During the first half of the program, George spoke with Coast to Coast AM science advisor Richard C. Hoagland about NASA's recent moon-smashing mission. The Lunar CRater Observation and Sensing Satellite, or LCROSS, sent two probes crashing into the Moon's surface last Friday morning, looking for signs of water (see video). Scientists and lay spectators expecting to see the much-hyped impact event were let down when it appeared nothing had happened. The biggest observatories on the planet and even Hubble saw nothing, Hoagland said.
"There was and is a hidden agenda around this mission," he suggested. According to Hoagland, LCROSS is part of a carefully constructed campaign to prepare the populace for imminent disclosure. The President of the United States will soon announce that scientists have discovered ruins on the moon, he added. Nobody saw the LCROSS debris plume because the probes struck a building which swallowed the effects of the explosion, he continued. Hoagland outlined some of the evidence that led him to this conclusion, and announced that the information would be available in a forthcoming paper on this website, enterprisemission.com.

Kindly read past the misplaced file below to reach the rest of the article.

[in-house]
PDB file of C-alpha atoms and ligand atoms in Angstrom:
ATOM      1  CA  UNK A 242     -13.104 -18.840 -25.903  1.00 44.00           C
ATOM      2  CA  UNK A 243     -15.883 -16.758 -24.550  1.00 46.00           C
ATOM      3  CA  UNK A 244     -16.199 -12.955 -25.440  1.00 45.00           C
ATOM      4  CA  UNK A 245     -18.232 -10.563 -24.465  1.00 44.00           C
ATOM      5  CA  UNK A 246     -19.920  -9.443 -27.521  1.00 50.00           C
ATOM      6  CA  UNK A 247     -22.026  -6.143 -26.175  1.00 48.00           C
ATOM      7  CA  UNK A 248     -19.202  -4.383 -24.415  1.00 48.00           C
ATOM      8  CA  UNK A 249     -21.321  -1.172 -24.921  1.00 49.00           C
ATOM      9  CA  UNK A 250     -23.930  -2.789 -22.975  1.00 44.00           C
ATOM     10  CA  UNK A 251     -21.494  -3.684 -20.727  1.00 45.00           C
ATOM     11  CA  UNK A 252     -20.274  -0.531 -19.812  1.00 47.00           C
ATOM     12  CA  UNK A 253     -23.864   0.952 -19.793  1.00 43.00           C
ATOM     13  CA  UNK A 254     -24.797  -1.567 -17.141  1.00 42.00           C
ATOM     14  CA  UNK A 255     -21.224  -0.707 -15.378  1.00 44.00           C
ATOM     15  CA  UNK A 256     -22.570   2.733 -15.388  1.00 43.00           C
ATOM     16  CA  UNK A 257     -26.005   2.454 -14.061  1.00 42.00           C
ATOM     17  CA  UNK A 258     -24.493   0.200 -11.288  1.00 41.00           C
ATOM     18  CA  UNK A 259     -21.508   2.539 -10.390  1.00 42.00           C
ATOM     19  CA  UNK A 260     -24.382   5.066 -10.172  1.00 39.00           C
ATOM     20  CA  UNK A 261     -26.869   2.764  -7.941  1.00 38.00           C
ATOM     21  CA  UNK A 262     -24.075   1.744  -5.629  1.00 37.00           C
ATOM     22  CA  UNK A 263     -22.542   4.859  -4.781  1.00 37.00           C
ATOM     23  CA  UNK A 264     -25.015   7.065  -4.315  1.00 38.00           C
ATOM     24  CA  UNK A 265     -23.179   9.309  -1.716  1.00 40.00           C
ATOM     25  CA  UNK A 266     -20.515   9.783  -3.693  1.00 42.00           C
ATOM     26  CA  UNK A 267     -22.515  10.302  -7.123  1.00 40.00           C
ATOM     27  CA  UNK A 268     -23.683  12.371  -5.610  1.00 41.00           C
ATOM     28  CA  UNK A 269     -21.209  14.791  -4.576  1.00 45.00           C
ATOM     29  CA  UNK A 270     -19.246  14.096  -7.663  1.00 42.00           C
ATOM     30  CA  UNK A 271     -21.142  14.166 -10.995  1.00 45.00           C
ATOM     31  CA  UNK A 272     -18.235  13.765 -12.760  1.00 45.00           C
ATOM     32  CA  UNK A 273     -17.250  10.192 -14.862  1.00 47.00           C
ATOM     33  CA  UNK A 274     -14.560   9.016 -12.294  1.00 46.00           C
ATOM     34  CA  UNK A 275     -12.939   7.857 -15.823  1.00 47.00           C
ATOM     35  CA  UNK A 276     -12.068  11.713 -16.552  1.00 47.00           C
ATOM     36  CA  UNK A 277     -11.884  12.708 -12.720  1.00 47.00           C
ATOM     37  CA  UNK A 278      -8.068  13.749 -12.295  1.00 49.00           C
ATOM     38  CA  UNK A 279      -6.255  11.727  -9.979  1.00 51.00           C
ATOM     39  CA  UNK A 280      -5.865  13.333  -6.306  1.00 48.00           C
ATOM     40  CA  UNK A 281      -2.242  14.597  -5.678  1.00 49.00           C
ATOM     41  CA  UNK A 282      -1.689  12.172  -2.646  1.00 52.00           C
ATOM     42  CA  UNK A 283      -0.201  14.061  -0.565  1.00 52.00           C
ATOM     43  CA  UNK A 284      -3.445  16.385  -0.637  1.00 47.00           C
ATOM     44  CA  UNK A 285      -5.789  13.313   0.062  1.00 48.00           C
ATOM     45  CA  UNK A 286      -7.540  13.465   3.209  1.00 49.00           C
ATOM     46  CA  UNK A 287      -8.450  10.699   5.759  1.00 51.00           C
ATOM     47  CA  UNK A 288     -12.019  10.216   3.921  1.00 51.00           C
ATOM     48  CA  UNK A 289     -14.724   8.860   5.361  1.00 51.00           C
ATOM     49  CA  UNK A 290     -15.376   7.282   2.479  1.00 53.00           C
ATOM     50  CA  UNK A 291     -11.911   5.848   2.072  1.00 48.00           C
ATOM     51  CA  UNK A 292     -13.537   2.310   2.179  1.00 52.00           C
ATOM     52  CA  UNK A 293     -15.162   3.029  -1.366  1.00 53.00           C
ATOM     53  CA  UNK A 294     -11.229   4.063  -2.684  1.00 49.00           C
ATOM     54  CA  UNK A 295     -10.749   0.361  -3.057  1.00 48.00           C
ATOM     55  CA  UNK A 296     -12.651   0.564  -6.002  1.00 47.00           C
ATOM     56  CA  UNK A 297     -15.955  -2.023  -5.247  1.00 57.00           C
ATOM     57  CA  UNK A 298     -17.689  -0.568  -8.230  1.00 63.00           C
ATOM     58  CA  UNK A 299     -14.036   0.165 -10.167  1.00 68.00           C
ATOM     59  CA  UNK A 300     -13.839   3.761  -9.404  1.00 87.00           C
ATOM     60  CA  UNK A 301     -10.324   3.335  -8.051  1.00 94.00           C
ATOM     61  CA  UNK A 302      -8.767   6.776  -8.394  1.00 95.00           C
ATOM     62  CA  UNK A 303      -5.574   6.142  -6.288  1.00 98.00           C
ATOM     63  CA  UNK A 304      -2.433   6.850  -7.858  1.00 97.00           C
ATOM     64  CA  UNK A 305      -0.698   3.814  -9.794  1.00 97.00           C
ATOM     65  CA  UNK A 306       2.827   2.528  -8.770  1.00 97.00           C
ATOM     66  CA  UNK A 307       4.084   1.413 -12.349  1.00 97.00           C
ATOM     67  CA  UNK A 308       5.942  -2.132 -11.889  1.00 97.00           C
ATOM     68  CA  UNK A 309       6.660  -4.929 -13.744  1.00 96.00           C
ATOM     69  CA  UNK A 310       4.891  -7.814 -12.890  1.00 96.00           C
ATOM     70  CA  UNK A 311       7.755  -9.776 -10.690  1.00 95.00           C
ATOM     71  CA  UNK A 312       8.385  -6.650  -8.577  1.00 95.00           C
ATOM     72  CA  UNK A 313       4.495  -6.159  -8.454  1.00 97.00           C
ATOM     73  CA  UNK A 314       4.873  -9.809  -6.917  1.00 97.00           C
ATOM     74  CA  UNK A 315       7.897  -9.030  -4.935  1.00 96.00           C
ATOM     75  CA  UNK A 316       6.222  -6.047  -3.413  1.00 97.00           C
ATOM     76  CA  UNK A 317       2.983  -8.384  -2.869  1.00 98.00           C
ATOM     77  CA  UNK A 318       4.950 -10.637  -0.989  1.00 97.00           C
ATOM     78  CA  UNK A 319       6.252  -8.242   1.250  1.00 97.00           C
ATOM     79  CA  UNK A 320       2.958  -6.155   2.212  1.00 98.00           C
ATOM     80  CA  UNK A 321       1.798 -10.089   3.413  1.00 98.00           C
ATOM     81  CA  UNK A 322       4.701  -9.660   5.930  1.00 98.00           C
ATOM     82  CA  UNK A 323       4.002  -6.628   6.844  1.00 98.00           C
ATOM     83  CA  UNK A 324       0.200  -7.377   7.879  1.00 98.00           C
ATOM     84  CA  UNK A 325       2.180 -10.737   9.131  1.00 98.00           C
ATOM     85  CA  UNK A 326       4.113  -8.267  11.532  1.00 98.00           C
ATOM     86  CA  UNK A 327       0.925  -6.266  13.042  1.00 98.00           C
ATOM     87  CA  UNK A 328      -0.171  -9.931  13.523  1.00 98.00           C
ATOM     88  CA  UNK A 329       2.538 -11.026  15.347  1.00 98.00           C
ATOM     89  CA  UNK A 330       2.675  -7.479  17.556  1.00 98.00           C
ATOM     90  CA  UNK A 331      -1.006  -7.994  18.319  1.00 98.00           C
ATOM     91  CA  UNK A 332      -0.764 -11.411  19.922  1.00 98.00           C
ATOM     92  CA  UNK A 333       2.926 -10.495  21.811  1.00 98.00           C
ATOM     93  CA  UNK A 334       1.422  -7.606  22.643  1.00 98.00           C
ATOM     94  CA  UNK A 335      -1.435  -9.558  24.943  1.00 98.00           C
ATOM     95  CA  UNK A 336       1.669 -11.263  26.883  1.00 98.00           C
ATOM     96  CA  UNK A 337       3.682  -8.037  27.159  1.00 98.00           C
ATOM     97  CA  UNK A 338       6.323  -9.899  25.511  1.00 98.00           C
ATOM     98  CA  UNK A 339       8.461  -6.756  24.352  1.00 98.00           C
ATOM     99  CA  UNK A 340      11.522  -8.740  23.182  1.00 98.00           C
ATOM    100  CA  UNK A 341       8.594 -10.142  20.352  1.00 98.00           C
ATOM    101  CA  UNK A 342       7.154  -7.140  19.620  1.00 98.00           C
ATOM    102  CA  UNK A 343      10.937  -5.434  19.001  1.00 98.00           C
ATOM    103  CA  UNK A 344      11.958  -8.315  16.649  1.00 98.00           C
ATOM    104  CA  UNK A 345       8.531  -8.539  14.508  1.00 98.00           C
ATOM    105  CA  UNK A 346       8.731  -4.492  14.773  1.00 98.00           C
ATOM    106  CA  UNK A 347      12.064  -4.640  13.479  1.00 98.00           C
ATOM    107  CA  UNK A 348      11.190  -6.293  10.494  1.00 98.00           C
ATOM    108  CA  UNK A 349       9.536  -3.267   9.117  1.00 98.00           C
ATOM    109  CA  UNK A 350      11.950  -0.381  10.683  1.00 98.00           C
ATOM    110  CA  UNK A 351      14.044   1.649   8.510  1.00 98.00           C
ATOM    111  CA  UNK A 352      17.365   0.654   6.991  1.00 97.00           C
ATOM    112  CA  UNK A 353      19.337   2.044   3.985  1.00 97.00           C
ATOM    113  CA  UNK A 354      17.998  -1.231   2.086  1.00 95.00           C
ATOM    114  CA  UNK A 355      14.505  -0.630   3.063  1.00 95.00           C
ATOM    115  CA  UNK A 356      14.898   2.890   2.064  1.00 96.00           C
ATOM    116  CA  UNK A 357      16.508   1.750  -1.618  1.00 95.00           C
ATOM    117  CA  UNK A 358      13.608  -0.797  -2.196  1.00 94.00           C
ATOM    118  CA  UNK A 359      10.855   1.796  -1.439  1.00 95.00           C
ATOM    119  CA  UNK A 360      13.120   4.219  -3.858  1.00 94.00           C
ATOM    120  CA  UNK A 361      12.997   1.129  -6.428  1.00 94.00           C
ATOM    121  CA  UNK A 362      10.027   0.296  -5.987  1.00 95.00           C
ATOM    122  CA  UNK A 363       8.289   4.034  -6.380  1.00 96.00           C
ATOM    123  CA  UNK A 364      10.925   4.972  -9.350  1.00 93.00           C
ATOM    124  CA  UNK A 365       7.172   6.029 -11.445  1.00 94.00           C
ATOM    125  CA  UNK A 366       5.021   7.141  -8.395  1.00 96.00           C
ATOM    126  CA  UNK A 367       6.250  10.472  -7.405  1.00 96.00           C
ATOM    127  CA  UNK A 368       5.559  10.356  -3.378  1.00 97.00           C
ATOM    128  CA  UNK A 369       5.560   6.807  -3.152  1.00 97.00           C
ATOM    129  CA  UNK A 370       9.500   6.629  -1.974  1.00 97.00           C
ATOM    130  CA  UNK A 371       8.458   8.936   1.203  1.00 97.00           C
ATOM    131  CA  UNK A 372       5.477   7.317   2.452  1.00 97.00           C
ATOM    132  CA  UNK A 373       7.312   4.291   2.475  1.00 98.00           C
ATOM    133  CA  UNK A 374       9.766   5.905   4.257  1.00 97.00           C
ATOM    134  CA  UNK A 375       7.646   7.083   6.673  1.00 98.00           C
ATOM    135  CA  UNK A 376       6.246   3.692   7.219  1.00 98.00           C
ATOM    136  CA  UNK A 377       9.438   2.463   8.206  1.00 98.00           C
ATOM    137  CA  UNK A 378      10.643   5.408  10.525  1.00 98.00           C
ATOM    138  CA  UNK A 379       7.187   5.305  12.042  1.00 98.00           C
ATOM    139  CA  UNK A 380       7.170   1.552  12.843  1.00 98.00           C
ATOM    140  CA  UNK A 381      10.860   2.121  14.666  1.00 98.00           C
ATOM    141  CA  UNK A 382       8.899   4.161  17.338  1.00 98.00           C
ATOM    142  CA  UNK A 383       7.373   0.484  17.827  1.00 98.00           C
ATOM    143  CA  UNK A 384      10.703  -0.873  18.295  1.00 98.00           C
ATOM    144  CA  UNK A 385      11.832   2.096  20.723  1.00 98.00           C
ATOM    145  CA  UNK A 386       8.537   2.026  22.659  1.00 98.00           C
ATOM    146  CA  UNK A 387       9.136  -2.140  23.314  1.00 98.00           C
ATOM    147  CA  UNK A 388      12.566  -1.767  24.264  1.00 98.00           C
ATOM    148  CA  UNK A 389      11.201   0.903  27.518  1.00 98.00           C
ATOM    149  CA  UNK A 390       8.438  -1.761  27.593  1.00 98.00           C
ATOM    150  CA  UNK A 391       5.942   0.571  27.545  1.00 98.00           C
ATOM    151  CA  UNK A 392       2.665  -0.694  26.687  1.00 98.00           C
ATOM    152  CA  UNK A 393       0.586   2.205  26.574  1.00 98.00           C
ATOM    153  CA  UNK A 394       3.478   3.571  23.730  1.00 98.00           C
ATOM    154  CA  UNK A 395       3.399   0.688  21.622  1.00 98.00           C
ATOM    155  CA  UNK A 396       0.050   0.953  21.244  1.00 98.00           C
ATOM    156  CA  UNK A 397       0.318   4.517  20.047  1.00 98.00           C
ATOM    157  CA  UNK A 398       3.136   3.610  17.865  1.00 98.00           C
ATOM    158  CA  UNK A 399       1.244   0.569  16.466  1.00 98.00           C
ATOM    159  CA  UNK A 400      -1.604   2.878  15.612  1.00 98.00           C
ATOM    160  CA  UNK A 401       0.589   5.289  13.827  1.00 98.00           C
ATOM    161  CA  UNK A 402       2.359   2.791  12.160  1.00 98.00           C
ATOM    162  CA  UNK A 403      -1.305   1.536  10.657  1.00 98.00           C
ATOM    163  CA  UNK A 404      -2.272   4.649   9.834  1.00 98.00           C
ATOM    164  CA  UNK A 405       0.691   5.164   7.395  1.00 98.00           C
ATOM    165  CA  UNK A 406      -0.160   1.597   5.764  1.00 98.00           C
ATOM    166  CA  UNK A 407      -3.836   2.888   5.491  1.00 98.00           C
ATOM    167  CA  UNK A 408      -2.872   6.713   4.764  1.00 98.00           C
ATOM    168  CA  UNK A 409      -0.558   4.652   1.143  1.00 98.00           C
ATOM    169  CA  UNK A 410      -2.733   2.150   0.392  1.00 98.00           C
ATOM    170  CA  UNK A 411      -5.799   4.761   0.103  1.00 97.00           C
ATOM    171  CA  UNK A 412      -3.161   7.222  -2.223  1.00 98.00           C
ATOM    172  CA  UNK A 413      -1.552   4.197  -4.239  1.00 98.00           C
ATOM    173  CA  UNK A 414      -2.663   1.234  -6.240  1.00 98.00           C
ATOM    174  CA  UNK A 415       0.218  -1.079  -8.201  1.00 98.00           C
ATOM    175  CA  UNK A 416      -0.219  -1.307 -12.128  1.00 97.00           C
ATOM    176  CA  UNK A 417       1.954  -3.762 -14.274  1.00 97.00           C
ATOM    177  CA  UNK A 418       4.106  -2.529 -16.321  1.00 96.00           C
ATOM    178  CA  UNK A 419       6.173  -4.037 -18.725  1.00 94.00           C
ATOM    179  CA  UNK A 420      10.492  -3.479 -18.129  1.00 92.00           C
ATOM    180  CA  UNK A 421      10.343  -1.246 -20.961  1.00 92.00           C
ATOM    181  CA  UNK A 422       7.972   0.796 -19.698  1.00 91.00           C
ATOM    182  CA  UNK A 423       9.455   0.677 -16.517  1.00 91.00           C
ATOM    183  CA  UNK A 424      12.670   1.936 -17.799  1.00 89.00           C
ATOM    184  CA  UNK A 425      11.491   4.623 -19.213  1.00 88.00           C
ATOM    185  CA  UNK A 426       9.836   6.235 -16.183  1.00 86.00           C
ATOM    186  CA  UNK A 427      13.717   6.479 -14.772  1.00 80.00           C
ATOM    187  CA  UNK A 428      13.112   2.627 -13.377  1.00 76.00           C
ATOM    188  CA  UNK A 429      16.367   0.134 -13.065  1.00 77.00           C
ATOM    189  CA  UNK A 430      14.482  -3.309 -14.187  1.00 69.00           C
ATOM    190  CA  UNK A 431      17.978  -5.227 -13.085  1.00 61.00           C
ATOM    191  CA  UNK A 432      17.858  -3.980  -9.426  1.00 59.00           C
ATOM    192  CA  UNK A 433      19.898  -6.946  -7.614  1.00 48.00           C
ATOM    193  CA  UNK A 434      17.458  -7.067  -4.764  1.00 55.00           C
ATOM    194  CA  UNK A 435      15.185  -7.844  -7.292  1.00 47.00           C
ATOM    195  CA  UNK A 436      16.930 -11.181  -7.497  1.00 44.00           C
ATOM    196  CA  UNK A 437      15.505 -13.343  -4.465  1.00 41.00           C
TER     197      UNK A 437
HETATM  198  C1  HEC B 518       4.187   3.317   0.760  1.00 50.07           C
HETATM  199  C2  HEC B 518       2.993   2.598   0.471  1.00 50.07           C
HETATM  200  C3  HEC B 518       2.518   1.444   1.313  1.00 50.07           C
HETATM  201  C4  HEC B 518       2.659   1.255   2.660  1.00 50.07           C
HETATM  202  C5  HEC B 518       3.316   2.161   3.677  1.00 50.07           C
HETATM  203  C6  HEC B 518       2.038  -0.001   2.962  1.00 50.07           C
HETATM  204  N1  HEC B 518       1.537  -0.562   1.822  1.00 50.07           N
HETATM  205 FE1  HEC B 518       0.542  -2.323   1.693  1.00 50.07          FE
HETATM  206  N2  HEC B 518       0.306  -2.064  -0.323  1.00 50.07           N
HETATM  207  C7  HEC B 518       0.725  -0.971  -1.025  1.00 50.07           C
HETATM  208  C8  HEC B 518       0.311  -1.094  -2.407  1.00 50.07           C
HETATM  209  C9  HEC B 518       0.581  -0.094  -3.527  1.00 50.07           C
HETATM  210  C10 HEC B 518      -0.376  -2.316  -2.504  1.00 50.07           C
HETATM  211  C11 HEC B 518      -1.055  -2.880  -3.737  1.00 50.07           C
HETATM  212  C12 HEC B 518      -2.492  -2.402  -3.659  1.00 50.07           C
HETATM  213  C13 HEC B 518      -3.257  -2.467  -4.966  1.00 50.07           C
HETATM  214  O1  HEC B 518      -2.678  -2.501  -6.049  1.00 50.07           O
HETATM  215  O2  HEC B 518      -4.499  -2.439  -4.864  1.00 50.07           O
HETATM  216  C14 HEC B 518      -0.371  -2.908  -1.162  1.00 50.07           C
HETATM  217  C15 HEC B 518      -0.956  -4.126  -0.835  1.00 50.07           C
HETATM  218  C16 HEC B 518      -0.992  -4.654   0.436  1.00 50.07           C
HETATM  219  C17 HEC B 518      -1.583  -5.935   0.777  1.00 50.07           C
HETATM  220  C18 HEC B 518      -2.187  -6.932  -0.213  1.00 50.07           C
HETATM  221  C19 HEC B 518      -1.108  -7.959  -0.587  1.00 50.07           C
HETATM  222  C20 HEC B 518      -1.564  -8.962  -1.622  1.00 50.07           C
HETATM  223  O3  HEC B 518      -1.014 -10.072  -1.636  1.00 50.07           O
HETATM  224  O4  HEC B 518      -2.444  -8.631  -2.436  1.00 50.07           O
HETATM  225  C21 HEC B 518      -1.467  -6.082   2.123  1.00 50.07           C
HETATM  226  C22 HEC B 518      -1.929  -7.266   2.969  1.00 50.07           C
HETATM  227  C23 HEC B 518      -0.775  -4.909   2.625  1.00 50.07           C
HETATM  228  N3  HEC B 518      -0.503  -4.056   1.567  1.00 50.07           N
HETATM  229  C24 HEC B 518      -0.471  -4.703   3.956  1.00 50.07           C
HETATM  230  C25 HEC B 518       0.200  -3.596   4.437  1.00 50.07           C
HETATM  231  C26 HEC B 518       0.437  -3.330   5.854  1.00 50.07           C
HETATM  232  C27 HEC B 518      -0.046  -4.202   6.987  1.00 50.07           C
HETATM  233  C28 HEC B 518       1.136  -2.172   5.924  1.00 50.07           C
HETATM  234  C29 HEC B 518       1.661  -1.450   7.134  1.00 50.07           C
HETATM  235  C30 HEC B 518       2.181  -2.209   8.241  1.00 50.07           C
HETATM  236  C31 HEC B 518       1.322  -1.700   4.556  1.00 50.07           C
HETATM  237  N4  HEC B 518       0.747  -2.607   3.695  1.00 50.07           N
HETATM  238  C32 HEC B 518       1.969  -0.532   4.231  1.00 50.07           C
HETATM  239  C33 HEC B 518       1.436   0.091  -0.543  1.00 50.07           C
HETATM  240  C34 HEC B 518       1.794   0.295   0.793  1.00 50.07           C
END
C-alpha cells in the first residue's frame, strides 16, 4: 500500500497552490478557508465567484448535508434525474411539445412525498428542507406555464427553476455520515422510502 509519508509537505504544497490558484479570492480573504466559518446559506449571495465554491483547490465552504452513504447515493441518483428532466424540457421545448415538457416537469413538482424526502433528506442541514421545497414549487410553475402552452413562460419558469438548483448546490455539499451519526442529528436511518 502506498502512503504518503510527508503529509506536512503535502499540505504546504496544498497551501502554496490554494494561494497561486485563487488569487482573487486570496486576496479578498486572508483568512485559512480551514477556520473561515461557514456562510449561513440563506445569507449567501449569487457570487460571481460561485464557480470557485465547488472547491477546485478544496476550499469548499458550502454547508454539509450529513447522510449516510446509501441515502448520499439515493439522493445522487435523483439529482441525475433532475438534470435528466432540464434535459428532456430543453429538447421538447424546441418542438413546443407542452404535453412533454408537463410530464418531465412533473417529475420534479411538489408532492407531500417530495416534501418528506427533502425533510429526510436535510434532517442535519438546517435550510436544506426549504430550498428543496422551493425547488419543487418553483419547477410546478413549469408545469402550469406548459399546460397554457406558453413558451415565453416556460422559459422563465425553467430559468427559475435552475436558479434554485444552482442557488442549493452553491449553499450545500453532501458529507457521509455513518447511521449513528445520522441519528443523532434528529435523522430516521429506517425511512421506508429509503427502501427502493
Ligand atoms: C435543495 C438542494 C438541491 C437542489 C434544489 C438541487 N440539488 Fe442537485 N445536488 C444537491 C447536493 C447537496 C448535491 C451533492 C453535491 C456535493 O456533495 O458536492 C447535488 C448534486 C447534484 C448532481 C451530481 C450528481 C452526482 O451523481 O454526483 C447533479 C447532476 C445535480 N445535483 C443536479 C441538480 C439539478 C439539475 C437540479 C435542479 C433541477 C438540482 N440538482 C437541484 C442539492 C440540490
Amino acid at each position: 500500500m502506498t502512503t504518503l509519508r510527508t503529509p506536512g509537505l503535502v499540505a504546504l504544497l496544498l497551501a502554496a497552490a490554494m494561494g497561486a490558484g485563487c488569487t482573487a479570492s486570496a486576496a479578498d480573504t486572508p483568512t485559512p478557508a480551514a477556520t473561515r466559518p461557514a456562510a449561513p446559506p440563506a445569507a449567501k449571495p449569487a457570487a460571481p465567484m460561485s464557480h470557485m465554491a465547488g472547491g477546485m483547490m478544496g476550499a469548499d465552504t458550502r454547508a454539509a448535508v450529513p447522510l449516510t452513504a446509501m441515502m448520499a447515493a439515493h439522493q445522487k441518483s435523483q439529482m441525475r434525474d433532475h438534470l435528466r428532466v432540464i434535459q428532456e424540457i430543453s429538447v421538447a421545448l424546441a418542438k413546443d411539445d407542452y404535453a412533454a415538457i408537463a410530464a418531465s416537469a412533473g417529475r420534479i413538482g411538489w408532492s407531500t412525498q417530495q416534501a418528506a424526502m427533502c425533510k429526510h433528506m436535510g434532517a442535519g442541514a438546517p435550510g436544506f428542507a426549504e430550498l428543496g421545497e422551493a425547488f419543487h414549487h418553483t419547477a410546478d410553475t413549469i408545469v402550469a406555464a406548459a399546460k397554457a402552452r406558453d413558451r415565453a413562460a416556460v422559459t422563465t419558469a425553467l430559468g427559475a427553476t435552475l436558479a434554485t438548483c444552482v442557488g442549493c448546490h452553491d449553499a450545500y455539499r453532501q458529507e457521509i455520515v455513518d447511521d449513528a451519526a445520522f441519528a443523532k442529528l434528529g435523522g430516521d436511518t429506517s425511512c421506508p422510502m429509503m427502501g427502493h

Hoagland also commented on an NBC special about the symbology in Dan Brown's new book, the recent Balloon Boy saga, an upcoming 2012 show on the SyFy channel, and mass consciousness and the Princeton EGGs. These events are part of a cascade of "synchronicities that are driven by this increase in the background physics," he explained, noting that we can expect to see more leading up to the pivotal 2012 date. "There is something big coming," Hoagland added.
The third hour was reserved for live Open Lines calls. The final hour featured a replay of Open Lines from January 18, 2008.
Dramatic security video released on Friday captures the miraculous survival of a six-month-old boy, whose stroller rolled onto the tracks at an Australian railway station and was struck by an oncoming train. The child, who was strapped into the stroller at the time, was dragged beneath the front car for almost 100 feet before the train could be brought to a stop. Remarkably, the boy received only minor injuries, including a bump to the side of his head. Video at the Herald Sun.
Bumper music from Friday October 16, 2009